Colonel Cassad speculates this was due to counter-battery fire by the Russian military. There are in fact reports of Russian artillery engaging Ukrainian units from across the border during the fighting in the summer of 2014.
As Colonel Cassad points out, the scale of Ukrainian equipment losses reported by the Military Balance are indirectly confirmed by a statement Poroshenko let slip in the autumn of 2014 around the time of the first Minsk agreement when he said that Ukraine had lost 65% of its equipment during the fighting in the summer.
Colonel Cassad is on much shakier ground when he tries to deduce from these equipment losses figures for total Ukrainian casualties numbering 30,000 men. He does this by adding up the total number of personnel used to operate the destroyed equipment – which comes to almost exactly 30,000 men – and then assuming they were killed when their equipment was destroyed.
This is a false methodology. The figures drawn from the Military Balance show the numbers of equipment Ukraine has lost. It does not follow that all this equipment was destroyed. Some may have been damaged beyond repair. A large proportion is known to have been captured by the militia.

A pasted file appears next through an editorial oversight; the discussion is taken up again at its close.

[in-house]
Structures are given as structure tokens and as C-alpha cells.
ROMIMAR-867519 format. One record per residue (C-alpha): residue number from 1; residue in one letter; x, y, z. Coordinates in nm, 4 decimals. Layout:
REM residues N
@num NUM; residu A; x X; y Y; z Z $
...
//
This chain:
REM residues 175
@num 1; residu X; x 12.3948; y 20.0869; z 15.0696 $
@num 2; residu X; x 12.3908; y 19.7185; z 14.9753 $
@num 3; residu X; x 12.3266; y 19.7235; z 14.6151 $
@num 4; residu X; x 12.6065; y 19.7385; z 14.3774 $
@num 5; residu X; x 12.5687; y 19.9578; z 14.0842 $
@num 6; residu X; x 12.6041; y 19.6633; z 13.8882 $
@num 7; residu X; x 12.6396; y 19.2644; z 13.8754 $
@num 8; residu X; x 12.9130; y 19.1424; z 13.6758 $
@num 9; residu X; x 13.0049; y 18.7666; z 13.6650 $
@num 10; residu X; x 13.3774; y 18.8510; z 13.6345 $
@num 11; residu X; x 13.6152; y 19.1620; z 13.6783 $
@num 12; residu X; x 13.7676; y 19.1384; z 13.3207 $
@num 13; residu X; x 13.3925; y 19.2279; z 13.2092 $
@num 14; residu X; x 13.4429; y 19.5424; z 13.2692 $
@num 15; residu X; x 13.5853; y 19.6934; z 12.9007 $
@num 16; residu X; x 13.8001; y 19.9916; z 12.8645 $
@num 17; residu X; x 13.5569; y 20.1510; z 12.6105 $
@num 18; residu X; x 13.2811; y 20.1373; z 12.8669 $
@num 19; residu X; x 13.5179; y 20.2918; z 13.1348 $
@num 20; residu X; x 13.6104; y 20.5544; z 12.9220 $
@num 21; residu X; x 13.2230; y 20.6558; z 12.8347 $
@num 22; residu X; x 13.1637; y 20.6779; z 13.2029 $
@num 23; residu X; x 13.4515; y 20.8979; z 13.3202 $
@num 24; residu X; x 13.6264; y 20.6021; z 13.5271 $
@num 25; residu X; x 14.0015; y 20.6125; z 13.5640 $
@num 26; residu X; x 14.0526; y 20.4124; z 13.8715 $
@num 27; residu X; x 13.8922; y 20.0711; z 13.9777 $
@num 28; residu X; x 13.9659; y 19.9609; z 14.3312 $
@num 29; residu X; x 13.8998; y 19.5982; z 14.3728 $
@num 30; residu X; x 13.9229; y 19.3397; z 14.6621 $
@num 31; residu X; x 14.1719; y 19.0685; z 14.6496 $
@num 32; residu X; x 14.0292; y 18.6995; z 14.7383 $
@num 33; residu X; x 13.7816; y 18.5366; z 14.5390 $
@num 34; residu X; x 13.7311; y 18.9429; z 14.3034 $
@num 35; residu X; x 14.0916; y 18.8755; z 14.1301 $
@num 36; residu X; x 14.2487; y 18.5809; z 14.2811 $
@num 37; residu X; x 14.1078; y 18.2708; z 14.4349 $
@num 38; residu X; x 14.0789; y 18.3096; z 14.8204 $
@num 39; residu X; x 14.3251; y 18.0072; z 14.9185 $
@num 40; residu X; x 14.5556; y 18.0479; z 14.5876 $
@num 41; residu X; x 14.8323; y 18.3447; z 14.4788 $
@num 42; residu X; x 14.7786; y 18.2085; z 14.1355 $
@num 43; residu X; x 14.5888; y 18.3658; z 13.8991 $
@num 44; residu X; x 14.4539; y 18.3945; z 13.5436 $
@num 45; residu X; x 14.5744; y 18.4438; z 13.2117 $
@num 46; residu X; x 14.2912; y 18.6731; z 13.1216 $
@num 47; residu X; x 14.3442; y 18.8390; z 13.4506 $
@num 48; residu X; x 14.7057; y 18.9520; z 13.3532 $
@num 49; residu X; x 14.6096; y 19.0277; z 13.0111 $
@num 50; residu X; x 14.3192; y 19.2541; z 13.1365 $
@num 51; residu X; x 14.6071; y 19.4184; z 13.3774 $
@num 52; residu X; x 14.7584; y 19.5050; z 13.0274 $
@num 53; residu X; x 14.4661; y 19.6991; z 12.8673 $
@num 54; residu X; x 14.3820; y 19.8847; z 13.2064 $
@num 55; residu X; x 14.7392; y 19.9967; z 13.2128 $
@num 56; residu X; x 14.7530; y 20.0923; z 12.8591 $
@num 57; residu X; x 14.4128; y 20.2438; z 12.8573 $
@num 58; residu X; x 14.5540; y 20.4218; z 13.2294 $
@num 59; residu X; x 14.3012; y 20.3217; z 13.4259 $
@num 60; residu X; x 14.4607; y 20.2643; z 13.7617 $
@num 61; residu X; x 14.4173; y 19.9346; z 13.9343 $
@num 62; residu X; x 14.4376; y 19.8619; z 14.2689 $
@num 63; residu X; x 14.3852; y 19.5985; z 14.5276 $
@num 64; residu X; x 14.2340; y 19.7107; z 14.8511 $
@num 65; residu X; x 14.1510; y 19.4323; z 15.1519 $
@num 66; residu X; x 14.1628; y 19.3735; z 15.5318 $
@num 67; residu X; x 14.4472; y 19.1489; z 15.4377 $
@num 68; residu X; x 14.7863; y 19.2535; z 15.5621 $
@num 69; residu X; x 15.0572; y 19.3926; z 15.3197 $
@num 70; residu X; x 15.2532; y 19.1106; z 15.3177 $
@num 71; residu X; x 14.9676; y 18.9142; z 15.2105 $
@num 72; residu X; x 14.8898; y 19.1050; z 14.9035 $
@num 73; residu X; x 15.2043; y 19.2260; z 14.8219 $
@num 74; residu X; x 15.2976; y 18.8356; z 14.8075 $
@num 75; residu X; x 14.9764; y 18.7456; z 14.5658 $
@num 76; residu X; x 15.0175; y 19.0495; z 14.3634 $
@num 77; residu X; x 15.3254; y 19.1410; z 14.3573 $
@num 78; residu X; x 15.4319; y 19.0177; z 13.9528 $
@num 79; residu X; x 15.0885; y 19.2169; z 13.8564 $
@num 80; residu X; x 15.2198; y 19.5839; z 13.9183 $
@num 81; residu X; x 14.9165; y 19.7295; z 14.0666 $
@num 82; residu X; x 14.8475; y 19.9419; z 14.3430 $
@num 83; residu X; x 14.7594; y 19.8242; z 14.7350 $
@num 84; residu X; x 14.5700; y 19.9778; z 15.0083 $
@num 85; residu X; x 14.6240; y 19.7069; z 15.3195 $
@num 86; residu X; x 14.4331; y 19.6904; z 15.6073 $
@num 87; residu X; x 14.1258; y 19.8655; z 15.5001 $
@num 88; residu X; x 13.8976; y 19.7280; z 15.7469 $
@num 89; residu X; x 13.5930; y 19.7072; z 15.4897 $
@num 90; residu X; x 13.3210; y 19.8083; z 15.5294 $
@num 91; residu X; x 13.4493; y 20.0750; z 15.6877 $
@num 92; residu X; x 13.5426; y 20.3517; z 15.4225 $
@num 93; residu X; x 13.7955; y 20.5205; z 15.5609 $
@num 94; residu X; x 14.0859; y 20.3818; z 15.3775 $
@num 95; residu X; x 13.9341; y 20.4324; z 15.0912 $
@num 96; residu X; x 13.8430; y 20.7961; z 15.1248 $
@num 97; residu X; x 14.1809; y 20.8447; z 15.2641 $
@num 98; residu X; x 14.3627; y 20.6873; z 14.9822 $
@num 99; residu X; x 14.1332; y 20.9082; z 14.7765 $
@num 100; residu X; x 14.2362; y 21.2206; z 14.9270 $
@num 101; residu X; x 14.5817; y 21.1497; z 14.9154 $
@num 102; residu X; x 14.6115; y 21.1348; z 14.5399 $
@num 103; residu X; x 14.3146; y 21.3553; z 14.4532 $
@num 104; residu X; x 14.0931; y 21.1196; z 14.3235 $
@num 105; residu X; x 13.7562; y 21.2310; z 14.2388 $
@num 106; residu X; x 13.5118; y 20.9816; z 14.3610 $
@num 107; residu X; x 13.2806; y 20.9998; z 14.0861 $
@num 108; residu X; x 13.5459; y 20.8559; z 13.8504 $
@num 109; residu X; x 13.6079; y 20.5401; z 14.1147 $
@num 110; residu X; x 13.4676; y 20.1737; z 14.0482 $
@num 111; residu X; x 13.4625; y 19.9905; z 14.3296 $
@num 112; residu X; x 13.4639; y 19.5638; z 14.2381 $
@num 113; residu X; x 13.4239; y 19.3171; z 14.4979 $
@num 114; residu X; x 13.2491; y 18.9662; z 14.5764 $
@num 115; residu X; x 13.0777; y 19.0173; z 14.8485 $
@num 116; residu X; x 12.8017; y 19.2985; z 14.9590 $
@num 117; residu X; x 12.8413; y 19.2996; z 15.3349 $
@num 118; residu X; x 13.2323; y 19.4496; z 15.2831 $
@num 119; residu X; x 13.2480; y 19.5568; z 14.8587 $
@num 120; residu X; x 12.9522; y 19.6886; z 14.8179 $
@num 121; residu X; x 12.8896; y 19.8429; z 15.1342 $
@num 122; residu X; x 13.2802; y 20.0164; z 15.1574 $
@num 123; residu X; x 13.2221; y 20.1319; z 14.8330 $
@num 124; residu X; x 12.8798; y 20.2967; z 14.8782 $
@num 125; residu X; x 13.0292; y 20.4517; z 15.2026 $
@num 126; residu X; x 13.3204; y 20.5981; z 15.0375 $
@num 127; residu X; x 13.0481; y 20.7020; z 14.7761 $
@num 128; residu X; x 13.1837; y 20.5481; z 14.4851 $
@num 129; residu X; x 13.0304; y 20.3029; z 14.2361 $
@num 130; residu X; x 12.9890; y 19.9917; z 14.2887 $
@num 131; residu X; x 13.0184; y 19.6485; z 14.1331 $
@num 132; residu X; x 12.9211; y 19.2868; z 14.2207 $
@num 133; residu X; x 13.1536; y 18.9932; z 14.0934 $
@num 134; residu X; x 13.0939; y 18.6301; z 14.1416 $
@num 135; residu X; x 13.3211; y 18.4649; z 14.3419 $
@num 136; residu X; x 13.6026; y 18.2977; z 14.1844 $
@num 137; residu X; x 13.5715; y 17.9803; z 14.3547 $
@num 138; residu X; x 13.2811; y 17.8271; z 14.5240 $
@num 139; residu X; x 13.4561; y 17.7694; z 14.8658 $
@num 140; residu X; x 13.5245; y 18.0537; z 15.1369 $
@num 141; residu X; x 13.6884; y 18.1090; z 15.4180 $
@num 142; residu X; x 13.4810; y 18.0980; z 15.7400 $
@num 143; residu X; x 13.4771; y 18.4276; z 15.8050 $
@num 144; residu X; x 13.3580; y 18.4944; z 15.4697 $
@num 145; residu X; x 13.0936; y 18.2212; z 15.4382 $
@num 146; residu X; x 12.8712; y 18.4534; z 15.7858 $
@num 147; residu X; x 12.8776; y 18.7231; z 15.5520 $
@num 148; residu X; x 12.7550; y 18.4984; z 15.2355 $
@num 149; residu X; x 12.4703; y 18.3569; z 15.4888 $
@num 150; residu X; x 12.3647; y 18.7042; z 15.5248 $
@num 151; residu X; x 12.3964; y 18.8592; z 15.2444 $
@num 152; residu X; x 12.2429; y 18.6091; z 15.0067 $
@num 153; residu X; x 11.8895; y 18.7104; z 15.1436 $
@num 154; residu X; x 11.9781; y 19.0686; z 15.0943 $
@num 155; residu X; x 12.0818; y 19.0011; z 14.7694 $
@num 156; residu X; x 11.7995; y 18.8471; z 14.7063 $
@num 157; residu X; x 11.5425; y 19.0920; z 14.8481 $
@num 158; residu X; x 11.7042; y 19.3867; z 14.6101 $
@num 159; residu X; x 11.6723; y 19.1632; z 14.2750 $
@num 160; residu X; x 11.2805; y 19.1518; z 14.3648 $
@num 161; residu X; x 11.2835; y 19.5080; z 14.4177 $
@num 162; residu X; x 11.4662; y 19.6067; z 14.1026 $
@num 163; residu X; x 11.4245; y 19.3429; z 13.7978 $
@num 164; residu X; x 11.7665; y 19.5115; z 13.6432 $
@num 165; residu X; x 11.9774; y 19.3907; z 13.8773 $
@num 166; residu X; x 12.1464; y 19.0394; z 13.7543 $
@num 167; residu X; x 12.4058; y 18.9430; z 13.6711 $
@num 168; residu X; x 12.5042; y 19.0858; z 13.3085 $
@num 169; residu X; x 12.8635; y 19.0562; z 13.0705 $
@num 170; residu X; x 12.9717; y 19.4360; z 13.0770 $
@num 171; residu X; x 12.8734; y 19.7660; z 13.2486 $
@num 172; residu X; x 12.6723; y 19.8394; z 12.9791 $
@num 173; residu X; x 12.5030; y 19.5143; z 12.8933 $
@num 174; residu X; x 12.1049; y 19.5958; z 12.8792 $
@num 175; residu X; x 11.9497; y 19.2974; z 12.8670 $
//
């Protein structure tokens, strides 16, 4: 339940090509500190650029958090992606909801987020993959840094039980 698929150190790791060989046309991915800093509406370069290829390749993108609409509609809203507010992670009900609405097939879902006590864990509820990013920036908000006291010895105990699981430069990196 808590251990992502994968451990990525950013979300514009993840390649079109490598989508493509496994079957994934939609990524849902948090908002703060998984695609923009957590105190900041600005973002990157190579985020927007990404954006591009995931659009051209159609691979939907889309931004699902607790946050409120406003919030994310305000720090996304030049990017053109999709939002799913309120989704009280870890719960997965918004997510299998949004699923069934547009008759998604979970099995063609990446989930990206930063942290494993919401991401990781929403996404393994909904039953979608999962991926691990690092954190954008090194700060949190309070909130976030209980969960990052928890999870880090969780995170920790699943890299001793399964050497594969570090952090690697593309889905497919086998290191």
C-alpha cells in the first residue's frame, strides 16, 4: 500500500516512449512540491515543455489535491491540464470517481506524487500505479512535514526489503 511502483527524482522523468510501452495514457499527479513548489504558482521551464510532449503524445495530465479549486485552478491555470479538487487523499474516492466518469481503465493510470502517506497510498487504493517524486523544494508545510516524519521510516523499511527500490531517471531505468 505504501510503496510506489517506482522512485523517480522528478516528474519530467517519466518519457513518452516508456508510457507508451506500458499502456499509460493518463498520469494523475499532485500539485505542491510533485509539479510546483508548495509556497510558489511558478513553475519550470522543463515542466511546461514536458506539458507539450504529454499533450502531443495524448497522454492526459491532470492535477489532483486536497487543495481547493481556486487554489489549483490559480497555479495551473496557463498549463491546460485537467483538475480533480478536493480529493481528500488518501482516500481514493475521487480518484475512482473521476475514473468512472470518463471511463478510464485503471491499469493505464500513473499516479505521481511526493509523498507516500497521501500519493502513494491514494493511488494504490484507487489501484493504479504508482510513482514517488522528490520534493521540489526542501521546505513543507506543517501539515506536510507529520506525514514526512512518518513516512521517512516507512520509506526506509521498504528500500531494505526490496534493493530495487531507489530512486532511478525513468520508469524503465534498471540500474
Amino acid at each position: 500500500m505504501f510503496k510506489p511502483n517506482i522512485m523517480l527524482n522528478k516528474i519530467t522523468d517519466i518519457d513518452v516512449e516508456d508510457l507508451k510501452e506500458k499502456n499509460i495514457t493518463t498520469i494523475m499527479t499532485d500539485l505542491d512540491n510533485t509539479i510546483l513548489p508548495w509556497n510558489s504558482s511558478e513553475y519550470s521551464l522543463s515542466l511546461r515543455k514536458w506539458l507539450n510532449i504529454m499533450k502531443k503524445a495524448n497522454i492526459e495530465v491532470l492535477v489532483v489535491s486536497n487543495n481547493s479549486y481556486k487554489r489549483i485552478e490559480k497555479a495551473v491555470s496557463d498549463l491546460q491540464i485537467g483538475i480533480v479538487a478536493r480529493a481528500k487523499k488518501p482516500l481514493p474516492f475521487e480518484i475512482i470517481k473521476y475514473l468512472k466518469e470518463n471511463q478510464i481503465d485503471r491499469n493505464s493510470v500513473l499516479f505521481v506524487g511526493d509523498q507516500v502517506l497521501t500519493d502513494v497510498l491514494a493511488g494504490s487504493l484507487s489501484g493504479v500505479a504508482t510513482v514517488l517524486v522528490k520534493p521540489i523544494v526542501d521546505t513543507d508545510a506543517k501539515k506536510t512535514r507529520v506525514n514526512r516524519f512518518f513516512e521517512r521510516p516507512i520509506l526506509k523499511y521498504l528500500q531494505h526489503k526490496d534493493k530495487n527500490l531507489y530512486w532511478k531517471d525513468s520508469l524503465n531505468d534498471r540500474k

It anyway does not automatically follow that the crew of a destroyed vehicle were killed or wounded when the vehicle was destroyed. They might have escaped the vehicle before it was destroyed as commonly happens in war.
Though this figure of 30,000 casualties has been aired before, it is certainly an exaggeration.
The truth is however bad enough. Judging from the scale of the equipment losses the personnel losses were certainly much worse than the Ukrainians are saying: probably in the region of 8-12,000 in the fighting in July and August 2014 as discussed by me here in October 2014, and perhaps a further 2-3,000 in the fighting in January and February 2015, which was equally intense but which took place over a shorter period.
As I discussed here this is a rate of casualties without parallel in Europe since the German surrender on 9th May 1945.
The Ukrainian war was a big war not a small war even if in the West and in Ukraine itself it has not been reported as such.